Noah Feldman, a professor at Harvard Law School, spends a lot of time pondering the impact social media has on free speech. A constitutional law scholar, he often considers how power imbalances can stifle some voices.
Not long ago, Feldman wondered whether Facebook could take a page from the legal system. The world’s biggest social network, he thought, could set up an independent board to oversee content decisions, a function that would mirror the role of the Supreme Court. Last year, he laid out his thoughts in a 1,200-word essay and emailed it to Facebook COO Sheryl Sandberg.
“When advocates pressure Facebook or Google or Twitter to ban certain speech, they have a good chance of getting through to the companies,” Feldman wrote in a pitch that proved successful. “No one is pushing hard on the other side of the door.”
On Thursday, Feldman’s vision moved closer to reality when Facebook published a 44-page report summarizing what the company learned from speaking with roughly 900 people and reviewing more than 1,200 public comments about the idea. The report suggests that Facebook, which released a draft charter for the board in January, could give the body the power to influence its policies rather than just the ability to review the social network’s toughest content decisions. That could ultimately affect both everyday and high-profile Facebook users who appeal to the social network when their posts get removed.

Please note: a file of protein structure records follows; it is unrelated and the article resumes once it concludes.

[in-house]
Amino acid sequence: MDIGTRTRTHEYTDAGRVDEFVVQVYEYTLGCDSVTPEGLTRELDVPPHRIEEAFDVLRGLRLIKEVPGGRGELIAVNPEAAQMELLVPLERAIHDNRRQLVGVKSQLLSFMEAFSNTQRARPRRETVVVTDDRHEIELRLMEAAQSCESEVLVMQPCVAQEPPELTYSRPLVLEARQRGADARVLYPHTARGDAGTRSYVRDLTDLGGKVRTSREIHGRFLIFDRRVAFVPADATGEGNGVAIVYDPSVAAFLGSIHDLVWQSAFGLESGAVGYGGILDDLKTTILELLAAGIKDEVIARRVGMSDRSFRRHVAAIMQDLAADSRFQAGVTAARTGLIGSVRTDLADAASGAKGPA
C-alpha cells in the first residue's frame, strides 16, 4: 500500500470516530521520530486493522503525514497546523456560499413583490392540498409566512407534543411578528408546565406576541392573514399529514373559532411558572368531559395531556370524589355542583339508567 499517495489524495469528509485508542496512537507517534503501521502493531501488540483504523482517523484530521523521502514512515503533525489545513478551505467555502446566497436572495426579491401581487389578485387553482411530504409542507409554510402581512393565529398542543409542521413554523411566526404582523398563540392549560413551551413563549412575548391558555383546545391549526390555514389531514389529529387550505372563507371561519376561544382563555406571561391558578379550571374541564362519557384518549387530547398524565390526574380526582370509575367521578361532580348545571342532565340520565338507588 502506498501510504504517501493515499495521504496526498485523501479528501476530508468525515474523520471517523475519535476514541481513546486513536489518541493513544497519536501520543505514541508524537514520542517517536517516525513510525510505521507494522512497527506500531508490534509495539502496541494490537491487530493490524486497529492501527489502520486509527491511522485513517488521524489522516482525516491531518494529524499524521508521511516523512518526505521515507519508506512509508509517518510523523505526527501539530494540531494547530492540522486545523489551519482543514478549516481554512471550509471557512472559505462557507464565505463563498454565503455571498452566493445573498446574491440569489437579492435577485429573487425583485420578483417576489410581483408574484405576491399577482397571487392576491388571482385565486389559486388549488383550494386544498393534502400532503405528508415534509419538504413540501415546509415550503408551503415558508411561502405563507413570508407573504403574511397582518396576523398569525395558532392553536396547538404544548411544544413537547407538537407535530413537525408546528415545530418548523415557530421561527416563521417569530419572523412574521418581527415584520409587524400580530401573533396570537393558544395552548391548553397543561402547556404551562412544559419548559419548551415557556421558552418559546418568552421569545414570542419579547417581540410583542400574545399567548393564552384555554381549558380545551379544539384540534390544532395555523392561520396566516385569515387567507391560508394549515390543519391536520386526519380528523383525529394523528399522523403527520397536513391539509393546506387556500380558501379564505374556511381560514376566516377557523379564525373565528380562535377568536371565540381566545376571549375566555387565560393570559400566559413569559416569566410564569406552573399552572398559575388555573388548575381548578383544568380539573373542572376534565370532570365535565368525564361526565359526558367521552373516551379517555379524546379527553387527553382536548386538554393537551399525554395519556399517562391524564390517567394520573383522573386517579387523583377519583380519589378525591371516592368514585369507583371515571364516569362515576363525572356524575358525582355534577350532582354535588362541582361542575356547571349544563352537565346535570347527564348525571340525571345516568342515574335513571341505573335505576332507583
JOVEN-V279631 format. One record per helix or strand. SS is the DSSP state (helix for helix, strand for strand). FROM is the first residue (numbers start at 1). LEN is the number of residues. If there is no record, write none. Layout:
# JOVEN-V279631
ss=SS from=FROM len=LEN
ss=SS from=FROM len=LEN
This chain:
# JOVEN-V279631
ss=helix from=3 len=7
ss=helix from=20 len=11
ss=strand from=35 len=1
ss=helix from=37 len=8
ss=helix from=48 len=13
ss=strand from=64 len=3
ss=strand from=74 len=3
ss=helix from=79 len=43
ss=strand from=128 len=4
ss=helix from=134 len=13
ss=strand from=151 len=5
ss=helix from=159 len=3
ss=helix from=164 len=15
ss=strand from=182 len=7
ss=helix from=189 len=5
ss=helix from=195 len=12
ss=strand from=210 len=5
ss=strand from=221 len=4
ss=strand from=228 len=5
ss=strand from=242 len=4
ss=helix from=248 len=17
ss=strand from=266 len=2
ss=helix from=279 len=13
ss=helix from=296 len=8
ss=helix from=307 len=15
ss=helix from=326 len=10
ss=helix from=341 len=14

“A strong consensus emerged that the Board’s decisions should influence Facebook’s policy development,” according to the report. “Without some policy influence, the Board would not be seen as valuable or legitimate.”